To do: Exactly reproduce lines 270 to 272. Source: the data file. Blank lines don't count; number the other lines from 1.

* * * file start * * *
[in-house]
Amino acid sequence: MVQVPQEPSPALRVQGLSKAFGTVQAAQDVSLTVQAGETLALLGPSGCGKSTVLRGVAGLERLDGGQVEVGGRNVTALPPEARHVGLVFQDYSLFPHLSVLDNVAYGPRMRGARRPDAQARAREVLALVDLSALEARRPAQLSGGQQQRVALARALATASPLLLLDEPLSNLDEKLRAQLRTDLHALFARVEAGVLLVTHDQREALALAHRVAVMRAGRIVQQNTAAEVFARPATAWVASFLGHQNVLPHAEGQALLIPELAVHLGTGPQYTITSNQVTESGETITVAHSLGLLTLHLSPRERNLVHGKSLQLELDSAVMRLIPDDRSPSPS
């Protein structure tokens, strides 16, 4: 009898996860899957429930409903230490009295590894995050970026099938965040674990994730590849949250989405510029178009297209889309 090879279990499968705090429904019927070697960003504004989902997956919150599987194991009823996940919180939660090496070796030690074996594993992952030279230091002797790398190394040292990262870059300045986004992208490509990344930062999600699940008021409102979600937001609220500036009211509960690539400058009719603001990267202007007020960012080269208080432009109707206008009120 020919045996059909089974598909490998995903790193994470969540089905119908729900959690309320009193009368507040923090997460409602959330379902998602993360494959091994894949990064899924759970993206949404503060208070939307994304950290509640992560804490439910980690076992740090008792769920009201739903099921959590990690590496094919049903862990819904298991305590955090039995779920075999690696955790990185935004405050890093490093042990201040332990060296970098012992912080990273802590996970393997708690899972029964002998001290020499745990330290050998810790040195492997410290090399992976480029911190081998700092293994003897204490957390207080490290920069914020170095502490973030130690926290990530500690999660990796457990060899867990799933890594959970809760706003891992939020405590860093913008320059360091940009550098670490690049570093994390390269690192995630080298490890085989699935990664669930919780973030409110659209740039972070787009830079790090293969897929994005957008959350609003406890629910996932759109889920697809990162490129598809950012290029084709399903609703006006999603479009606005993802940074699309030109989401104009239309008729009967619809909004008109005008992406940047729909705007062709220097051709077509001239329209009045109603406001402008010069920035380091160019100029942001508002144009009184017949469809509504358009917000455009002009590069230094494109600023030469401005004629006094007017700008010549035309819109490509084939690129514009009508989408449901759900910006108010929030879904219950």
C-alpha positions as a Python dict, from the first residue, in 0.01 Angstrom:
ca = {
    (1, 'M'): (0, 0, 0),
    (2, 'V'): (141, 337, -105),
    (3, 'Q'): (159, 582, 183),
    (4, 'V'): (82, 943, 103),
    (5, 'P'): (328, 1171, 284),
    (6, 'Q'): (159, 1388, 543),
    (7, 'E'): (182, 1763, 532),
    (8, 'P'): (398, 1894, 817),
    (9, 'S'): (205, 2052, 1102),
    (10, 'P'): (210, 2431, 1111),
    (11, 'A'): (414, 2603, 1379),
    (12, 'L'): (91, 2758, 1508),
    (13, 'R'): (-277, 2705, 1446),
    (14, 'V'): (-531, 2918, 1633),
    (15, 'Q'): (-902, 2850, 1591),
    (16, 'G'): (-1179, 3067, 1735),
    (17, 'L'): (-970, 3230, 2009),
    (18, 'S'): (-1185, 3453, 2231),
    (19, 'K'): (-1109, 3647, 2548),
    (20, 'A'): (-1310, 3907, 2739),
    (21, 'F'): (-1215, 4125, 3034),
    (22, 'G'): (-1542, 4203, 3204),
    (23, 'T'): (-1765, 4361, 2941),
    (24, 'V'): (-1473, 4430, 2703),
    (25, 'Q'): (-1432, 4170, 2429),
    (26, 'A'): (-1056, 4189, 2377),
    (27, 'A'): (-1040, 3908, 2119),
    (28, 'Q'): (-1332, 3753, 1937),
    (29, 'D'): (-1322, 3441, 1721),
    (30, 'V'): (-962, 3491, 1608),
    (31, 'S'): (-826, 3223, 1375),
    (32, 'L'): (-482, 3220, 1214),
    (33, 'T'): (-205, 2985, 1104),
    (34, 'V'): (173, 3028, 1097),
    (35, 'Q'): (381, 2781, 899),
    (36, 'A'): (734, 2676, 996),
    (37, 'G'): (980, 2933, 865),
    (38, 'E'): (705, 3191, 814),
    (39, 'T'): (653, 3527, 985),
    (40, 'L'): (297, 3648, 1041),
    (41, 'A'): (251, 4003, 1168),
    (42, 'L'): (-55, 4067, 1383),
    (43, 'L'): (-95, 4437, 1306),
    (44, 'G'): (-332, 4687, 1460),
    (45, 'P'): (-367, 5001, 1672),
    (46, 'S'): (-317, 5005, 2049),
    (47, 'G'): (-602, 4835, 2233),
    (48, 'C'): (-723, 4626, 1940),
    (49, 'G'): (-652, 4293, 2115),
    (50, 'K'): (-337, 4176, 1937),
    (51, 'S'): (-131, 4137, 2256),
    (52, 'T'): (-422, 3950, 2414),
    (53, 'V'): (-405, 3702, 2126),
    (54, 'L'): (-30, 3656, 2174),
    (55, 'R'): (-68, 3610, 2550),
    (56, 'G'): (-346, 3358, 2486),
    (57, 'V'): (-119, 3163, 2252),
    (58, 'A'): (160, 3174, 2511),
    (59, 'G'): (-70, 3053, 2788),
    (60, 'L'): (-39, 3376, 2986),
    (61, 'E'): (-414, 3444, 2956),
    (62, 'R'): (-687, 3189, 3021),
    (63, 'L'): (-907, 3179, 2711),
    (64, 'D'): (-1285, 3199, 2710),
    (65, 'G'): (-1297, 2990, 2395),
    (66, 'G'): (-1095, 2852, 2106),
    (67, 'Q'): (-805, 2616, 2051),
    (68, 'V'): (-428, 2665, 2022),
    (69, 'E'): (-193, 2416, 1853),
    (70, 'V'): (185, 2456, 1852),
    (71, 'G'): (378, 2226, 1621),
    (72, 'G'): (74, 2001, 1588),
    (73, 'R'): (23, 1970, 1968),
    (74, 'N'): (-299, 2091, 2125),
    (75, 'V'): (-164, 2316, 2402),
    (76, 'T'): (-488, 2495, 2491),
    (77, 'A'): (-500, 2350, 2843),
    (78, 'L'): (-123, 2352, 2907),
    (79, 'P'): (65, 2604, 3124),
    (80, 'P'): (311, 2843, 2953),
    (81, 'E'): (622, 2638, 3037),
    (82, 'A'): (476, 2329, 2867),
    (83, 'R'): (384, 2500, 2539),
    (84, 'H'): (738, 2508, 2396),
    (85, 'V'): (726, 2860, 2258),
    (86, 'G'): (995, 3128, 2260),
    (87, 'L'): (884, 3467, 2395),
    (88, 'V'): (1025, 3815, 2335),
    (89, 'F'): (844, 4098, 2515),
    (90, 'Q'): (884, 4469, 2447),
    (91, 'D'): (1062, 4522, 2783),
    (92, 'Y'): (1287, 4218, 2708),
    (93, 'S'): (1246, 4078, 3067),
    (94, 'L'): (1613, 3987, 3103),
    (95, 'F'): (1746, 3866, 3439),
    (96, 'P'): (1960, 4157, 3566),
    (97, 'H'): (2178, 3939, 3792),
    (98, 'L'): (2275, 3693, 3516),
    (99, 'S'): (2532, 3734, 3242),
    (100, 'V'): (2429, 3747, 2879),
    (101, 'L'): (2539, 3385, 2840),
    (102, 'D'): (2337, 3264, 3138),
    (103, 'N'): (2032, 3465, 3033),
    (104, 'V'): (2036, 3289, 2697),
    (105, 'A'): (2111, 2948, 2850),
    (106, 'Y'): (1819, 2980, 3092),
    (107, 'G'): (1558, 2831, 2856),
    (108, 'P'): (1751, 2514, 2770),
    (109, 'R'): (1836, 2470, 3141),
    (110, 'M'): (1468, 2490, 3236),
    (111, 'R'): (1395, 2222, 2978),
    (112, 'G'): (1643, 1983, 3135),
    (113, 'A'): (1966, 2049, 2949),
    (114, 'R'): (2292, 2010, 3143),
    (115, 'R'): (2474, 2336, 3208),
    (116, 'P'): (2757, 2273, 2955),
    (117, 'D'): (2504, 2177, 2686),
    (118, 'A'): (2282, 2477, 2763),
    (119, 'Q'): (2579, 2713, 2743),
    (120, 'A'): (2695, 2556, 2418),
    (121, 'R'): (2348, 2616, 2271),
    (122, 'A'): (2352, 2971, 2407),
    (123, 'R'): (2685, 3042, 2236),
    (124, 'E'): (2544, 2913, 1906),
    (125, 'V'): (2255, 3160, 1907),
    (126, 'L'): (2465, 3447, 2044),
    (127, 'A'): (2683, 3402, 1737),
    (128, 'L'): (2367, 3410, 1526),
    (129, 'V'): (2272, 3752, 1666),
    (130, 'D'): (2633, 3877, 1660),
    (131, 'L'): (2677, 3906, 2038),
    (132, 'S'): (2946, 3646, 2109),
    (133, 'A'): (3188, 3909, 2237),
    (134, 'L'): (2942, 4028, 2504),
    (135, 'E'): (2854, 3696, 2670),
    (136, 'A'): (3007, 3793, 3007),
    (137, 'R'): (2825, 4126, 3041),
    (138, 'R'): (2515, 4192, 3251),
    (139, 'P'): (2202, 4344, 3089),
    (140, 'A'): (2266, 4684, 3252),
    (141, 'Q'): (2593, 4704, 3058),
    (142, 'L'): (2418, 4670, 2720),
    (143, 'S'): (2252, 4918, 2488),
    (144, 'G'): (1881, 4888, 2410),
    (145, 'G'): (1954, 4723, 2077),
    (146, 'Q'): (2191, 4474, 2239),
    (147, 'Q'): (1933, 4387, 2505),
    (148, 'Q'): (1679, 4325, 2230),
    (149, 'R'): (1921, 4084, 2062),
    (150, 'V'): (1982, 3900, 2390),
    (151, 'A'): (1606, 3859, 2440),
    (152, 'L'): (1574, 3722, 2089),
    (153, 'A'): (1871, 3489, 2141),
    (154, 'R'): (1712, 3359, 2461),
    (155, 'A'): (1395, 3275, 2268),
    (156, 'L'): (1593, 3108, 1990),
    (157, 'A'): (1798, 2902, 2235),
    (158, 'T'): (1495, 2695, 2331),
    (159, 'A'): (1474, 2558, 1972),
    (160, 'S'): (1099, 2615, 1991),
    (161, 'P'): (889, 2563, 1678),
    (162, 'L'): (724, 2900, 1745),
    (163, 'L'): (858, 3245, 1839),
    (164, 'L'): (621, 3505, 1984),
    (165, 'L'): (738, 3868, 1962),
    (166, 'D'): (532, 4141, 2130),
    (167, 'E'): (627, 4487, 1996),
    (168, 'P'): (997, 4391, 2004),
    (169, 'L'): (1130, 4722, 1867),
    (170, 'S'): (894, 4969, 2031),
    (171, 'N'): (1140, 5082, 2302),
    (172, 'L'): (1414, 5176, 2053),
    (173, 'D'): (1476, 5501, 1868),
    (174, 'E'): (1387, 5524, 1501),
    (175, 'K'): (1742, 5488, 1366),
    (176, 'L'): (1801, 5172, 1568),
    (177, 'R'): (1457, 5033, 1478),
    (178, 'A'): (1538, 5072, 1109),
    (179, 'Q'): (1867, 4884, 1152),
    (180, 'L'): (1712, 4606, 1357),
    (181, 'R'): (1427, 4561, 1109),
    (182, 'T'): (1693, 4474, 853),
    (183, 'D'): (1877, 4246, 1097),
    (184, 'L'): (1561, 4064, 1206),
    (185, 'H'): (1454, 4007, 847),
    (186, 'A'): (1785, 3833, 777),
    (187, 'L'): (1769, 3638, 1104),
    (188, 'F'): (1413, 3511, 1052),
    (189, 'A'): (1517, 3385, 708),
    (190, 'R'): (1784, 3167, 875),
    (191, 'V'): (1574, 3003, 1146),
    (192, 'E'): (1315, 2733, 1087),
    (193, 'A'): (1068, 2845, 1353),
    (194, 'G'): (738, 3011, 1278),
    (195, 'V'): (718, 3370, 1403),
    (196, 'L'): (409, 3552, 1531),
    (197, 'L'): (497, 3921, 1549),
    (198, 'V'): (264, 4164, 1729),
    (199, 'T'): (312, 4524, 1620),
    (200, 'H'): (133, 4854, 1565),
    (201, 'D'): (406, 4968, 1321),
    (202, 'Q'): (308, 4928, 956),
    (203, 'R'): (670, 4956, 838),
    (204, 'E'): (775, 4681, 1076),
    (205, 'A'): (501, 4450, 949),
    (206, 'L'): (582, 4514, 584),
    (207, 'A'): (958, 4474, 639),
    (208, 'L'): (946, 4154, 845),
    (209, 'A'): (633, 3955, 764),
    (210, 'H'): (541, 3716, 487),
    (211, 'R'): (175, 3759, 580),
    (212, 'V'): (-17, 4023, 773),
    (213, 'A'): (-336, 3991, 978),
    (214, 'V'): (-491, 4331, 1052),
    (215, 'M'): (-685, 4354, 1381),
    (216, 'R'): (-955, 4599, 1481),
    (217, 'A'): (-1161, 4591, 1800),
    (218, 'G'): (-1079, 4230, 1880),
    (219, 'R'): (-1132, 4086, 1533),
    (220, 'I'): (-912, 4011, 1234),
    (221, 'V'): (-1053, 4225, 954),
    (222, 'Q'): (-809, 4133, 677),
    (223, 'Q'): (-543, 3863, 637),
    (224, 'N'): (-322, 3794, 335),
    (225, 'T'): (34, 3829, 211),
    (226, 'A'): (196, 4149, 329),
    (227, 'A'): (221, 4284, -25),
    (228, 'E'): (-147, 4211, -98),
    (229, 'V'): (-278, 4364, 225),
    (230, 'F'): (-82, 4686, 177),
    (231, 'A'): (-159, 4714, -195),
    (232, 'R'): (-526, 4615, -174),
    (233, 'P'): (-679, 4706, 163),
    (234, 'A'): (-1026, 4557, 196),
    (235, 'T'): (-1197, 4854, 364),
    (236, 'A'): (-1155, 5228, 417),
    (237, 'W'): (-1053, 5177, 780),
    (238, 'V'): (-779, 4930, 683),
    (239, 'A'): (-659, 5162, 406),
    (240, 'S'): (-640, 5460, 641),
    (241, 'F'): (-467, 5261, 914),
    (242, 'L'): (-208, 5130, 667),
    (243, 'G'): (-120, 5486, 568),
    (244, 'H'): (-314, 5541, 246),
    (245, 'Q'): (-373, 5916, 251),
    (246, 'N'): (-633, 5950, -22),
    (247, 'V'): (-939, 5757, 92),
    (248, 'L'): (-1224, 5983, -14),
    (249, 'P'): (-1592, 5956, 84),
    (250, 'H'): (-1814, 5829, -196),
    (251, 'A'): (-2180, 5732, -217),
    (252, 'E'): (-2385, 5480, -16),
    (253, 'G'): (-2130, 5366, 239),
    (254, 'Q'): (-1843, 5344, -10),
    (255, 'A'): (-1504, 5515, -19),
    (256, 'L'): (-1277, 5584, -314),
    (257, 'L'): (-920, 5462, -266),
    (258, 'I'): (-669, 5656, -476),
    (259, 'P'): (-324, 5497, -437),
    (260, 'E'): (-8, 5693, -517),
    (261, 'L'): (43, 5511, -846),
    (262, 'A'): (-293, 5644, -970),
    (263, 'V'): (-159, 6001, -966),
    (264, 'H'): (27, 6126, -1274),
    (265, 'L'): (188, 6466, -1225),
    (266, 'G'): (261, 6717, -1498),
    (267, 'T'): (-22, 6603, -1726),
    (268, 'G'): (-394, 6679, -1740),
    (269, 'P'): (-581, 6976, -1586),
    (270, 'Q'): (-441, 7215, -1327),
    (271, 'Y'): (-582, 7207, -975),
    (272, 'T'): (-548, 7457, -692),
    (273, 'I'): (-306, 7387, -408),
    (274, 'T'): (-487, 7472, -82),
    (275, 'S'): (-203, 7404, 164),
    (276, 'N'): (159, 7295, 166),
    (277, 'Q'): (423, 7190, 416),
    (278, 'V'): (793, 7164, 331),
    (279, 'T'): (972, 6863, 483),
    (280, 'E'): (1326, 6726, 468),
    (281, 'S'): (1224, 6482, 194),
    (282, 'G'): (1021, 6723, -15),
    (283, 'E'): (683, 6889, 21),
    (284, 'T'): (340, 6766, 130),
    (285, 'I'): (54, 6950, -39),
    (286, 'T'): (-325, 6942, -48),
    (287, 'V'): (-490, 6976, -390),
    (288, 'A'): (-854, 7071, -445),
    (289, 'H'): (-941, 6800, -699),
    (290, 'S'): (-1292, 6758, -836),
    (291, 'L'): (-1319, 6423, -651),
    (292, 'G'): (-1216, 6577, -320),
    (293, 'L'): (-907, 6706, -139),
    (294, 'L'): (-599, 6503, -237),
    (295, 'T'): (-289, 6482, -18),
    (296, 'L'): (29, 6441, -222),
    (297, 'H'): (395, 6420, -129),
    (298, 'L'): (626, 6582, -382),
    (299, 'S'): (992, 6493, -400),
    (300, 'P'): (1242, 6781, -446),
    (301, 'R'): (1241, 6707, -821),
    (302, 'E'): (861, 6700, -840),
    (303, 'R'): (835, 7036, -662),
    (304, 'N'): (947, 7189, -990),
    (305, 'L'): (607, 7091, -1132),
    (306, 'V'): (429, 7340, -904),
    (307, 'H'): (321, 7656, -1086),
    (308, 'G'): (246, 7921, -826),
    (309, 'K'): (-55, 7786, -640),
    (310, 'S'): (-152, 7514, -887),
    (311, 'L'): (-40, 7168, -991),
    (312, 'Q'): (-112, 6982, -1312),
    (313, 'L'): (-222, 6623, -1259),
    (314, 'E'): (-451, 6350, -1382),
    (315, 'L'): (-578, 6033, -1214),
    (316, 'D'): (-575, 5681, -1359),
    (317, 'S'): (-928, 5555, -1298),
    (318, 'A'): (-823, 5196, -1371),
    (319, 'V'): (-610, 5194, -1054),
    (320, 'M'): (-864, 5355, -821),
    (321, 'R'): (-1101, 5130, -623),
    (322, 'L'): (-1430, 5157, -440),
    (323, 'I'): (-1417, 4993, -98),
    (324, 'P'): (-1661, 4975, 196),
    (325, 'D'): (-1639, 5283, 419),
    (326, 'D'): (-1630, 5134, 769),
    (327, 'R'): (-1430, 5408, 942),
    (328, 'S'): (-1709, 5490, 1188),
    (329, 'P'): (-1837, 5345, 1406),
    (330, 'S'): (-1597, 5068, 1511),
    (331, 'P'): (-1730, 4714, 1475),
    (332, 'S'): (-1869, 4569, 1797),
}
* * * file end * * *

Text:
    (265, 'L'): (188, 6466, -1225),
    (266, 'G'): (261, 6717, -1498),
    (267, 'T'): (-22, 6603, -1726),